The Boy and the Heron (2023)
Director: Hayao Miyazaki
Screenwriter: Hayao Miyazaki
Starring: Soma Santoki, Masaki Suda, Aimyon, Yoshino Kimura, Takuya Kimura, Shōhei Hino, Ko Shibasaki, Kaoru Kobayashi, Jun Kunimura
In 2013, Hayao Miyazaki released The Wind Rises, widely reported to be his final film before retirement. A year later, When Marnie Was There came out along with the rumour that it might be the last major work from hand-drawn animation dream factory Studio Ghibli. Happily, both Miyazaki and Ghibli’s animators continued to work tirelessly in relative secrecy until now, with The Boy and the Heron, and it’s up there with the best the studio has ever made.
This was a film very intentionally released without extensive promotion or fanfare, relying instead on Ghibli obsessives to create their own hype from a single poster and Miyazaki’s status as an animation god. The story centres on young Mahito (Soma Santoki) who escapes from war-torn Tokyo to his new stepmother Natsuko’s (Yoshino Kimura) countryside estate alongside his factory owner father (Takuya Kimura). While there, he is pursued by a strangely behaving, talking grey heron (Masaki Suda) before being mysteriously transported to another plane of existence.
For all the heart, the spirit, and the magic that Miyazaki brings to every one of his films he writes, directs and still has a personal hand in drawing, you have to acknowledge how deeply weird some of his ideas are. Like Grave of the Fireflies, the other prominent WWII-set Ghibli film by Miyazaki’s late friend Isao Takahata, this is about a child going through some things no one should have to experience so young. Perhaps inevitably he finds an escape in another world which might all be in his head, but there are plenty of more esoteric and surreal flights of fancy on offer as well. The heron with teeth, the chorus of chanting carp, and vertically-swarming frogs, are only the start of the madness to come.
The second half of The Boy and the Heron particularly has the feeling of a children’s story being embellished to keep a young audience’s attention from wandering, with bizarro imagination frequently threatening to derail sense in usually delightful ways. Just highlighting the key plot points is a somewhat surreal experience when they include following Mahito’s pregnant stepmother into another world via the floor of an ancient library; a magic fisherwoman teaching him how to nourish spirits so they can become souls in the land of the living; the latest descendant of a wizard’s bloodline needing to hold reality together using a child’s building blocks; and all that comes before the fascist parrots show up.
Where is this other world Mahito travels to? It seems to exist outside of life and death, beyond time itself, and is inhabited by people at different points of their personal timelines. It is perhaps deliberately open for debate and interpretation, but by the film’s close you’re inclined to think it was simply where the boy needed to be in order to make sense of being uprooted and heartbroken.
The hand-drawn animation is as pristine and detailed as you’d expect from Studio Ghibli in its realisation of impossible locations and fantastical creatures in contrast to the mundane, lived-in real world, but with more expressionist flourishes than usual reserved for Mahito’s hellish escape from a Tokyo ablaze, fire and figures warping and blending together in terrifying fashion. This perhaps has the most nightmarish and visceral imagery of any of the more fantastical Ghibli stories which might put off parents from showing younger children, with regular reminders of the pain and trauma (not least the untimely loss of his mother) that Mahito is trying to process.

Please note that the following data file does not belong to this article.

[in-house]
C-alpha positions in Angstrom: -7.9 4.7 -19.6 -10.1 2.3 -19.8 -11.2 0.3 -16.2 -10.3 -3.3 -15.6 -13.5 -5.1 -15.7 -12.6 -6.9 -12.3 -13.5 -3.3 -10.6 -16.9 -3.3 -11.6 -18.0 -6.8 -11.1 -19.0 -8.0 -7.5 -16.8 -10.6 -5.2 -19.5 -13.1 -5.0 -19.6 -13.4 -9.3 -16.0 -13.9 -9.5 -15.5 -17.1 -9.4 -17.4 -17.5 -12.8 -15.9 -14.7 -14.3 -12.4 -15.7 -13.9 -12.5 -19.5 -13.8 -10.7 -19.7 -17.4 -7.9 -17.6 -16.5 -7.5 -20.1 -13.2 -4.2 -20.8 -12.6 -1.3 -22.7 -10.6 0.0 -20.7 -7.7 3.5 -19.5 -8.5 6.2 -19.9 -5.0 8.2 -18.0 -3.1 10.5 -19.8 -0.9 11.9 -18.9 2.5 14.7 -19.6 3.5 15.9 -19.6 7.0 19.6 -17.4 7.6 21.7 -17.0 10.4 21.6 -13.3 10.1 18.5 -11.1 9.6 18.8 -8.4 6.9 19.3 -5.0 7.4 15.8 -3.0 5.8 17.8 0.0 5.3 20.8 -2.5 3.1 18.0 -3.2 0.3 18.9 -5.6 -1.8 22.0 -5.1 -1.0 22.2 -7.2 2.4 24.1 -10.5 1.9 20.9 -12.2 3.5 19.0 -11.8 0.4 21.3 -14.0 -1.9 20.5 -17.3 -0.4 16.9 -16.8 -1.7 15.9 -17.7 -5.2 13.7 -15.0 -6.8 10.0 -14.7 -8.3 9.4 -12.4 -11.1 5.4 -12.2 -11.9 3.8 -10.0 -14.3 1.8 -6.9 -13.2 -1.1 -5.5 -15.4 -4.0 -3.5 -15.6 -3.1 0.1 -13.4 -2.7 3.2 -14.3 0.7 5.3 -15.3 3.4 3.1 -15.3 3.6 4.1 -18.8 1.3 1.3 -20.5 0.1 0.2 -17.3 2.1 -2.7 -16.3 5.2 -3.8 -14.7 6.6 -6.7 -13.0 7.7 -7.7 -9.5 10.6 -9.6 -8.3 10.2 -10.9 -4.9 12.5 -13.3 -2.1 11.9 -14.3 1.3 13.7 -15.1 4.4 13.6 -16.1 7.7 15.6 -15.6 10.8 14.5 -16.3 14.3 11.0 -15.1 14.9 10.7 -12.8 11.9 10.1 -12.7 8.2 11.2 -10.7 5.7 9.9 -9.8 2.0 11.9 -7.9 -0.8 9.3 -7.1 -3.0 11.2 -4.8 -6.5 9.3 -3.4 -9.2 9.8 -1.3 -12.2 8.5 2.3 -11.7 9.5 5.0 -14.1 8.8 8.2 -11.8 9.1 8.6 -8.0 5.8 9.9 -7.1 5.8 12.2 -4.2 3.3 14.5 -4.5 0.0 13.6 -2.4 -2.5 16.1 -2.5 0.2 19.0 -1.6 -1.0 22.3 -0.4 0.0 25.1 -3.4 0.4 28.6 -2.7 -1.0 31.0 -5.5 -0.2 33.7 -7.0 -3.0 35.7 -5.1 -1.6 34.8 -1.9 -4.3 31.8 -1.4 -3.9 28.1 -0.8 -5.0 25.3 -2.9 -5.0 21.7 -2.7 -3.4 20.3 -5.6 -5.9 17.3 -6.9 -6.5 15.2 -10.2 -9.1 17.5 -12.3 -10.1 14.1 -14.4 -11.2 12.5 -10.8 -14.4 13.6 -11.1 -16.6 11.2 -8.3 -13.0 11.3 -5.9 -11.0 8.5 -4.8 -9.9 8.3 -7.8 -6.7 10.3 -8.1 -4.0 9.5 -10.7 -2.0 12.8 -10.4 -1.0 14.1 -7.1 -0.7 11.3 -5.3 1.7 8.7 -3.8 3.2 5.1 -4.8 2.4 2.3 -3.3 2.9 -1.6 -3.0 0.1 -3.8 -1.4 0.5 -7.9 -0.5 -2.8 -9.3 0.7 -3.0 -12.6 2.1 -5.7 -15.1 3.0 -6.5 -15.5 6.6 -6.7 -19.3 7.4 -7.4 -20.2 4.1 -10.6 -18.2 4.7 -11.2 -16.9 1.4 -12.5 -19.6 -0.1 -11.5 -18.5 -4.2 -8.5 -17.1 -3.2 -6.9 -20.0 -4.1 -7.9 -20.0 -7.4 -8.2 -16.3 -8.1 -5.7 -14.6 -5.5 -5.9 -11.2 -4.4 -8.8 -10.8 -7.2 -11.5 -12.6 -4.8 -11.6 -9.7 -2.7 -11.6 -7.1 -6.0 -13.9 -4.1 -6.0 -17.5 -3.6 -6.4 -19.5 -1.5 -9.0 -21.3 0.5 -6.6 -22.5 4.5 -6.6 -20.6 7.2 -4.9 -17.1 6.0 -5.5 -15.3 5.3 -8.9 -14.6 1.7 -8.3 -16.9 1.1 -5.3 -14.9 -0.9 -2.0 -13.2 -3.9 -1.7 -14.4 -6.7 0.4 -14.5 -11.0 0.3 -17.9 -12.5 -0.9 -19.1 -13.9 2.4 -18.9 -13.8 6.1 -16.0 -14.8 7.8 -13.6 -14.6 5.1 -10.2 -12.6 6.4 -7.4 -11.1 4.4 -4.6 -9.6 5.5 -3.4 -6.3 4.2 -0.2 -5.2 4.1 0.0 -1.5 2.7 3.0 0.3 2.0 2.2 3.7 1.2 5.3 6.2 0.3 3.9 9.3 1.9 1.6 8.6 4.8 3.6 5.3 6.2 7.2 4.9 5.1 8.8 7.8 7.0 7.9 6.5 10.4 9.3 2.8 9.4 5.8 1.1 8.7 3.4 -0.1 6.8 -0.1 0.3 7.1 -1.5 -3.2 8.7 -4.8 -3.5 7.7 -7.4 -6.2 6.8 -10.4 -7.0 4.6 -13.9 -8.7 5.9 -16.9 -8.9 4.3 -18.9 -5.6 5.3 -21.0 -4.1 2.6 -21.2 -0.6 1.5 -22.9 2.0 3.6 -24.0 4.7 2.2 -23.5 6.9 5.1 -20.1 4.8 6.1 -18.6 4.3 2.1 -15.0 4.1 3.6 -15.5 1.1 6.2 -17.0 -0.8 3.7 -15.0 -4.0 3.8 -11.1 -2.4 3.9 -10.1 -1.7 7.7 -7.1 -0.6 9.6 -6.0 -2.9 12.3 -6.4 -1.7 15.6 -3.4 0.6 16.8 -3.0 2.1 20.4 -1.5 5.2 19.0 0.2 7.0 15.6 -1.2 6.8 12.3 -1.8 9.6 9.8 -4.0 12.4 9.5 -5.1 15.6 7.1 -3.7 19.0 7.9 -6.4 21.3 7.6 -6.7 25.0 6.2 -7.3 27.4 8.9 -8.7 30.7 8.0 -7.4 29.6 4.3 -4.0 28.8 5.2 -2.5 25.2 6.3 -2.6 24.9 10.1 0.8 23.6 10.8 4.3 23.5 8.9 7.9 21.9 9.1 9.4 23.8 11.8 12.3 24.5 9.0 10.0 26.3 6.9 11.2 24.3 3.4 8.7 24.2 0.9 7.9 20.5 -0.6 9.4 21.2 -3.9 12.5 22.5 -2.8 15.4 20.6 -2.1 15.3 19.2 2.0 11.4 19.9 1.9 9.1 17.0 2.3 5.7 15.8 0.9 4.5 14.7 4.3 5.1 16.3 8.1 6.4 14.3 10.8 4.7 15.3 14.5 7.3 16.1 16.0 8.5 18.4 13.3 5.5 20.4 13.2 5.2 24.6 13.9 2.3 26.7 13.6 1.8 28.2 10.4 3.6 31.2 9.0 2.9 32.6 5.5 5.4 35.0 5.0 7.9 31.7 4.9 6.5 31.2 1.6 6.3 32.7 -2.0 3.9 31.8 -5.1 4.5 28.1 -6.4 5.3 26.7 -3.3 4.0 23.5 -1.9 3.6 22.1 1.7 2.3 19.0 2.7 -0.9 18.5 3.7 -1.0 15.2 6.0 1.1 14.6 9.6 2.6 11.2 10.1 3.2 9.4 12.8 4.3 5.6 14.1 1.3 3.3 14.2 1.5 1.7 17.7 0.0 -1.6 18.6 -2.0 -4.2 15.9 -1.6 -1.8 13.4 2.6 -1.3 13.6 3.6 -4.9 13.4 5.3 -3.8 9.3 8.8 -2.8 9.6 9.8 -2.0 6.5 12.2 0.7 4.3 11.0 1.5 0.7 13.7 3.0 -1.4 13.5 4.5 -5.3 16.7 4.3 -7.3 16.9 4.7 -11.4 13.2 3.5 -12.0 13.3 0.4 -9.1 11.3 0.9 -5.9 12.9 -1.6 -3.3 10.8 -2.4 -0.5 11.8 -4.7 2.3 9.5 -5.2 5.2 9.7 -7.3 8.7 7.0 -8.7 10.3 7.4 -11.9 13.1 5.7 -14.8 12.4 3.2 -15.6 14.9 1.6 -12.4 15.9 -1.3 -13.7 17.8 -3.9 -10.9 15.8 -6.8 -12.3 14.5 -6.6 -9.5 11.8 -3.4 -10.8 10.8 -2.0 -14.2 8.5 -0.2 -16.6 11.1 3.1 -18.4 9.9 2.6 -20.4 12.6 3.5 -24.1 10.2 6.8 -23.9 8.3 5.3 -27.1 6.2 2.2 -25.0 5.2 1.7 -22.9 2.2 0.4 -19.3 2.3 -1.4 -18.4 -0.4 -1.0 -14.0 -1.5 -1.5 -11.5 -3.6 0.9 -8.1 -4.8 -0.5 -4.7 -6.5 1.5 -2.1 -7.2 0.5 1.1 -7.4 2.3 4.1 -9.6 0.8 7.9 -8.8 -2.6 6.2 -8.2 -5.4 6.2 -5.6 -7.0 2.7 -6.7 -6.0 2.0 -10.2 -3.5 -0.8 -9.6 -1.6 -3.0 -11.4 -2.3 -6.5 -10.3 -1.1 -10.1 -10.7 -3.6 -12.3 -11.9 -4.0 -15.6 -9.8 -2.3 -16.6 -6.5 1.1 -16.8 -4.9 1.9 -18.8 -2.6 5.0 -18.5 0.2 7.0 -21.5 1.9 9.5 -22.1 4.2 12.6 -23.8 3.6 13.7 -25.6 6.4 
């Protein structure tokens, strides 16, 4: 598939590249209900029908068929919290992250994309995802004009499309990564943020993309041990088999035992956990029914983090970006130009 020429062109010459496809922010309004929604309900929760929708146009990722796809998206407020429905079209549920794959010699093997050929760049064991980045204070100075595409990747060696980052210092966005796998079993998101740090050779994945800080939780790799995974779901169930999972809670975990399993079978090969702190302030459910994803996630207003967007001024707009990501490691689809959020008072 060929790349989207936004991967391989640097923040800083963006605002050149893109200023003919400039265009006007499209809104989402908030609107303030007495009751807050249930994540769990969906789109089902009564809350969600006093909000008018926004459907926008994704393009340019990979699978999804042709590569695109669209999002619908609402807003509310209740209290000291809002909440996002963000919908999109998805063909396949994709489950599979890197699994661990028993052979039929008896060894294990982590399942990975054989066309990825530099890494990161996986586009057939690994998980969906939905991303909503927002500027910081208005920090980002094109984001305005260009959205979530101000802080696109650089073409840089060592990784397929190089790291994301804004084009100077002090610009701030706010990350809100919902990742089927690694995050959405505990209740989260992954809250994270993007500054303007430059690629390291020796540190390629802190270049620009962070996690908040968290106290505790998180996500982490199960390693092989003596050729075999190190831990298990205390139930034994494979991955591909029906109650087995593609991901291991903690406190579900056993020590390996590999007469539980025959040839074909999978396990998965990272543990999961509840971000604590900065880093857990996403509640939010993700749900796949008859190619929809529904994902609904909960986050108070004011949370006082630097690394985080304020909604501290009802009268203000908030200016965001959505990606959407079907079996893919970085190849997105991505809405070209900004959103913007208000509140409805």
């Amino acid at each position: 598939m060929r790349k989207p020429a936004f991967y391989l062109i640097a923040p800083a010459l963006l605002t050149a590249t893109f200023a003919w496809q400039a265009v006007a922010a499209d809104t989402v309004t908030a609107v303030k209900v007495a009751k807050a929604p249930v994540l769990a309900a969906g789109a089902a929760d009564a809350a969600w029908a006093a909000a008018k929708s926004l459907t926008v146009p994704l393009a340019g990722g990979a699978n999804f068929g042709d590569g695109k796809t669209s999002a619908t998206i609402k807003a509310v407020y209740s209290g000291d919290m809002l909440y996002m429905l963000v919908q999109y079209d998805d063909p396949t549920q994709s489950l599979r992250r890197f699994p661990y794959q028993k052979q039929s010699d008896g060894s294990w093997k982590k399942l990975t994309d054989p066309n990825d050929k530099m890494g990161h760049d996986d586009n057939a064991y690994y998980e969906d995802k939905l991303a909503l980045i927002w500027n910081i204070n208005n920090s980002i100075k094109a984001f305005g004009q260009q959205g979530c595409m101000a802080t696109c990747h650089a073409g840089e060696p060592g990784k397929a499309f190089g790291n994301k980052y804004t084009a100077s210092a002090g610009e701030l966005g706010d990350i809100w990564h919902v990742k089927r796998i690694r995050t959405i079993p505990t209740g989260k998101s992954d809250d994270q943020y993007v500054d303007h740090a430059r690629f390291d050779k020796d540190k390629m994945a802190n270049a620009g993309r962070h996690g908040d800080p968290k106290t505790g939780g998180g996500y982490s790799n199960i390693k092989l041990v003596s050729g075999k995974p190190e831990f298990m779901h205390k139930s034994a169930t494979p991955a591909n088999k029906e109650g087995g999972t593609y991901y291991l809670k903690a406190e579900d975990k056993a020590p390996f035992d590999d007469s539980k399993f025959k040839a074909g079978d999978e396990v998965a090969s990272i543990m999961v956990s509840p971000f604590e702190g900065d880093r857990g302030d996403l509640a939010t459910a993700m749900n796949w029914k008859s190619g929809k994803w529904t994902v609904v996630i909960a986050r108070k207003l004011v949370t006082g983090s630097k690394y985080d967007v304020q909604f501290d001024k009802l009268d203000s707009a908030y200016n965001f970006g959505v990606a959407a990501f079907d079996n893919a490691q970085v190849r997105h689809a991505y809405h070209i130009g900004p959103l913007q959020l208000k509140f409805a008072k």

We see birds of all kinds as something otherworldly here, as they often are in a wide range of cultures’ folklore. They are totems, omens. representations of life, death and rebirth. They are also generally not to be trusted, whether a scheming, diminutive man who appears to be 80% nose disguised as the titular heron, pelicans compelled to attack the soon-to-be-souls of the living, or an army of parakeets with designs on world domination, these feathered ones are certainly not our friends.
As well as his trademark dark and mature themes, you always find creatures simultaneously cute and grotesque populating Miyazaki’s worlds. Like the soot sprites of Spirited Away and the forest spirits of Princess Mononoke, this film’s blobby, floating, protein-hungry souls the Warawara hit instant iconic status. Being a Miyazaki film, we also of course have a couple of fire-throwing kick-ass heroines on hand to help our young protagonist on his journey, and a child-like sense of wonder about everything from the beautiful to the grotesque.
This film isn’t in any hurry to explain what it’s really about or to give Mahito a final destination, but that’s common with Miyazaki’s work operating on a fundamentally nonsensical dream logic much like the stories of one of his key influences, Lewis Carroll. Like Spirited Away, this has a lot of “Alice in Wonderland” about it and more than a little of L Frank Baum’s “Oz” stories too. The more existential threats and the film’s main antagonist don’t arrive until relatively late in the day for a mad rush to the finish, but this isn’t necessarily bad storytelling, just a style that gives more weight towards emotion and theme.
With The Boy and the Heron, Hayao Miyazaki has delayed his well-deserved retirement once again to produce another near-masterpiece. This dreamy, surreal and circuitous fable makes you feel, makes you think and makes you wonder if the master will manage another such animated wonder in the time he has left. Even if he doesn’t, this makes for a glorious final bow.